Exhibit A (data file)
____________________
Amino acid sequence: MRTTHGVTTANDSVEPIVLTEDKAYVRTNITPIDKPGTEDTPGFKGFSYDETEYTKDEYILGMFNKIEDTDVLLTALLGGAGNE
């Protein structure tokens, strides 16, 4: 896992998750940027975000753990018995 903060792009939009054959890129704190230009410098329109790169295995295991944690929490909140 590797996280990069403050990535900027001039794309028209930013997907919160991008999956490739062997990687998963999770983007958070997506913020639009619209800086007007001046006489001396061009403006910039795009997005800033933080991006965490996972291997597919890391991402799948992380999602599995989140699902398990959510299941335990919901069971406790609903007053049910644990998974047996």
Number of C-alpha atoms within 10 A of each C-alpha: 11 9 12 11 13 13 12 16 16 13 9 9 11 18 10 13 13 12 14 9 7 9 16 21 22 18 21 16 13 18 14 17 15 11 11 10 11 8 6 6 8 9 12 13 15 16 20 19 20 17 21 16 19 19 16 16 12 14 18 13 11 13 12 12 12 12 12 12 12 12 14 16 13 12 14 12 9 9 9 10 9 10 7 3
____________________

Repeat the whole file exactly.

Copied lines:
Amino acid sequence: MRTTHGVTTANDSVEPIVLTEDKAYVRTNITPIDKPGTEDTPGFKGFSYDETEYTKDEYILGMFNKIEDTDVLLTALLGGAGNE
């Protein structure tokens, strides 16, 4: 896992998750940027975000753990018995 903060792009939009054959890129704190230009410098329109790169295995295991944690929490909140 590797996280990069403050990535900027001039794309028209930013997907919160991008999956490739062997990687998963999770983007958070997506913020639009619209800086007007001046006489001396061009403006910039795009997005800033933080991006965490996972291997597919890391991402799948992380999602599995989140699902398990959510299941335990919901069971406790609903007053049910644990998974047996």
Number of C-alpha atoms within 10 A of each C-alpha: 11 9 12 11 13 13 12 16 16 13 9 9 11 18 10 13 13 12 14 9 7 9 16 21 22 18 21 16 13 18 14 17 15 11 11 10 11 8 6 6 8 9 12 13 15 16 20 19 20 17 21 16 19 19 16 16 12 14 18 13 11 13 12 12 12 12 12 12 12 12 14 16 13 12 14 12 9 9 9 10 9 10 7 3